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A case against the Beaufort County transportation sales tax: Proposal is too rushed

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We all want good roads. But a $250,000 lobbying campaign using bridge panic, glossy mailers and traveling speakers wants you to vote for a premature sales tax for an undefined and possibly bad plan.

Here are the facts:

Only one of the four bridge spans to Hilton Head Island needs repairs. It has a six- to seven-year life before repairs are needed, and that’s in the SCDOT’s plan. Recent SCDOT data shows no serious problems.

SCDOT has a methodical process for planning, as shown at its Sept. 27 public meeting. They will analyze alternatives from roughly mid-2019 to mid-2020, review with the public in mid-2020, and reach a decision by end-2020. This planning is completely independent of our tax referendum.

Plan evaluation needs to consider: traffic capacity and delay, the impact of traffic lights at Squire Pope and Spanish Wells roads, new lights and speed limit restrictions at Windmill Harbor, environmental and cultural impacts, aesthetics, potential bike and pedestrian lanes, costs, and more. There is the possibility that any expensive capacity gains made entering Hilton Head will be counteracted by all those lights. The tax referendum does not consider that and may foster a sub-optimal or defective plan.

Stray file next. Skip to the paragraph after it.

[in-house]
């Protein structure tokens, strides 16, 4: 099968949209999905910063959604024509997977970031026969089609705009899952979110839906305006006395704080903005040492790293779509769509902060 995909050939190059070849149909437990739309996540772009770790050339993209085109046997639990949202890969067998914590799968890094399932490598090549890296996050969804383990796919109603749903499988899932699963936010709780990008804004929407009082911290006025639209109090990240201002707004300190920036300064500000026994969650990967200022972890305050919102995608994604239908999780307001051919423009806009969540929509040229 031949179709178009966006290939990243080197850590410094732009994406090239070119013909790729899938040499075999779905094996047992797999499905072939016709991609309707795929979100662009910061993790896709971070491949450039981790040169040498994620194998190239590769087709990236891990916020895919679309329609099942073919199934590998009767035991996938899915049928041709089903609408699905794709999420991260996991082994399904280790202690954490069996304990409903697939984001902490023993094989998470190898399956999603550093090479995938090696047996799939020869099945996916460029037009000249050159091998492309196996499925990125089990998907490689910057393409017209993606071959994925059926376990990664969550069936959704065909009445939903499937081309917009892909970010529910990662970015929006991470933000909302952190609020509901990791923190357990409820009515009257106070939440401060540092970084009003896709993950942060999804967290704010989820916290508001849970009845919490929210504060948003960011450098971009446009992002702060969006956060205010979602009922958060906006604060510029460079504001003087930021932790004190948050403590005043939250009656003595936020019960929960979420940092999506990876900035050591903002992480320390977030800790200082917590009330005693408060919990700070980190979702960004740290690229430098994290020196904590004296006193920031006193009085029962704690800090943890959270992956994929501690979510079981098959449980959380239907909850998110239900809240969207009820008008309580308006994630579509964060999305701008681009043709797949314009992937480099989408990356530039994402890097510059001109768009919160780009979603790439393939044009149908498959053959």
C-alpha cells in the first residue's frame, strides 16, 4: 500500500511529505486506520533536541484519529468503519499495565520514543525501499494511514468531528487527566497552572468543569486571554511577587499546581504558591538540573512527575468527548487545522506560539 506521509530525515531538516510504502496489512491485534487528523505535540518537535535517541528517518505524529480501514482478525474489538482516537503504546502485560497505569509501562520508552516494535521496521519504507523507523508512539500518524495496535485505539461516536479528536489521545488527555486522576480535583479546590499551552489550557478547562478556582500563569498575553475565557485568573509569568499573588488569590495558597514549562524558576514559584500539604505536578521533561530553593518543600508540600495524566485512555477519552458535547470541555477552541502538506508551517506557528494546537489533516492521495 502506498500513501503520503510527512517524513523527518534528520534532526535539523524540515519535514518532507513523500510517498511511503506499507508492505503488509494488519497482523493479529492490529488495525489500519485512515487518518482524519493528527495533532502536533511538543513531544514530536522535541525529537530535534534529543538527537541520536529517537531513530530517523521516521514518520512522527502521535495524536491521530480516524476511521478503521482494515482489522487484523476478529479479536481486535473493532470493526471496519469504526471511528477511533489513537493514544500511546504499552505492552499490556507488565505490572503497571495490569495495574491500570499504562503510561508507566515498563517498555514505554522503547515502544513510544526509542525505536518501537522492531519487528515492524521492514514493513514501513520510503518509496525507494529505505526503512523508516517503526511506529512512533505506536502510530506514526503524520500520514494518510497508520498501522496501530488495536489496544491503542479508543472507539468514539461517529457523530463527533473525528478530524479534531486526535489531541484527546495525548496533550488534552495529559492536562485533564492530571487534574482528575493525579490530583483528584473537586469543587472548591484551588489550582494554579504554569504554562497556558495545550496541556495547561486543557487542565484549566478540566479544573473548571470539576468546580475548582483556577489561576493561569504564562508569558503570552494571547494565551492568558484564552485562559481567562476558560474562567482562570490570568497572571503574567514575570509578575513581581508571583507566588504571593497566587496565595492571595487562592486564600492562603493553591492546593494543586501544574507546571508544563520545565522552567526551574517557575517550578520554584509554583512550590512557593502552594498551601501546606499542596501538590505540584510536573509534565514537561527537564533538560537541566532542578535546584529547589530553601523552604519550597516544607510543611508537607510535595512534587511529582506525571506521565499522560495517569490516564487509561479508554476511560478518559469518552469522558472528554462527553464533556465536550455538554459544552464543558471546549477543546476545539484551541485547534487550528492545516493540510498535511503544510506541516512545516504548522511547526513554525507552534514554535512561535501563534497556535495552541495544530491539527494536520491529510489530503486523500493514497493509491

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Current projected costs are $253 million, including the Windmill Harbor projects, and could easily reach $300 million with inflation, overruns, errors and add-ons, as we have seen in past large Beaufort County road projects. Some have predicted they could reach $450 million.

By end 2020, according to the SCDOT process, we will have seen and evaluated the alternatives, including the blockage computations, made a rational choice and be ready to begin. That would be the time to consider a road tax to support an evaluated and desired plan. It is always best to measure twice and spend once.

But, some want to deviate from that path by forcing a tax before there is a plan. It is hard to pin them down. When asked, Robert McFee, the county’s director of construction, engineering and facilities, responded: “At this time, no specific corridor improvements have been identified,” and then referred to the SCDOT plan. A need for advance engineering has come up. But the county found the $6 million needed for that elsewhere.

Some say that by raising funds early, we can influence the SCDOT study or funding. Is the county trying to tilt the SCDOT scales to push a favorite back-room plan? Fair-minded taxpayers should be outraged by this.

So why are we rushing this premature tax before we need it in 2020? The county has spent $140,000 of taxpayer money with a PR firm to “educate” the public. But education without conveying all the facts is closer to “advocacy,” which could possibly make it illegal.

Others (in what appears to be a coordinated effort) are also lobbying, including: Realtors and Citizens for Better Roads and Bridges, which is linked to the Chamber of Commerce. Glossy mailers, advertisements and roving speakers abound. Have these lobbyists provided you any written, verifiable facts or been willing to debate in a public forum with the other side?

I am not married to any plan but strongly believe that we need an unbiased, transparent and detailed evaluation of all our options before we spend taxpayer money.

Vote “no” on this version of the sales tax referendum. Let’s see the SCDOT plan and our options first. There is time to do this properly.

Steven M. Baer of Hilton Head Island is a former member of Beaufort County Council.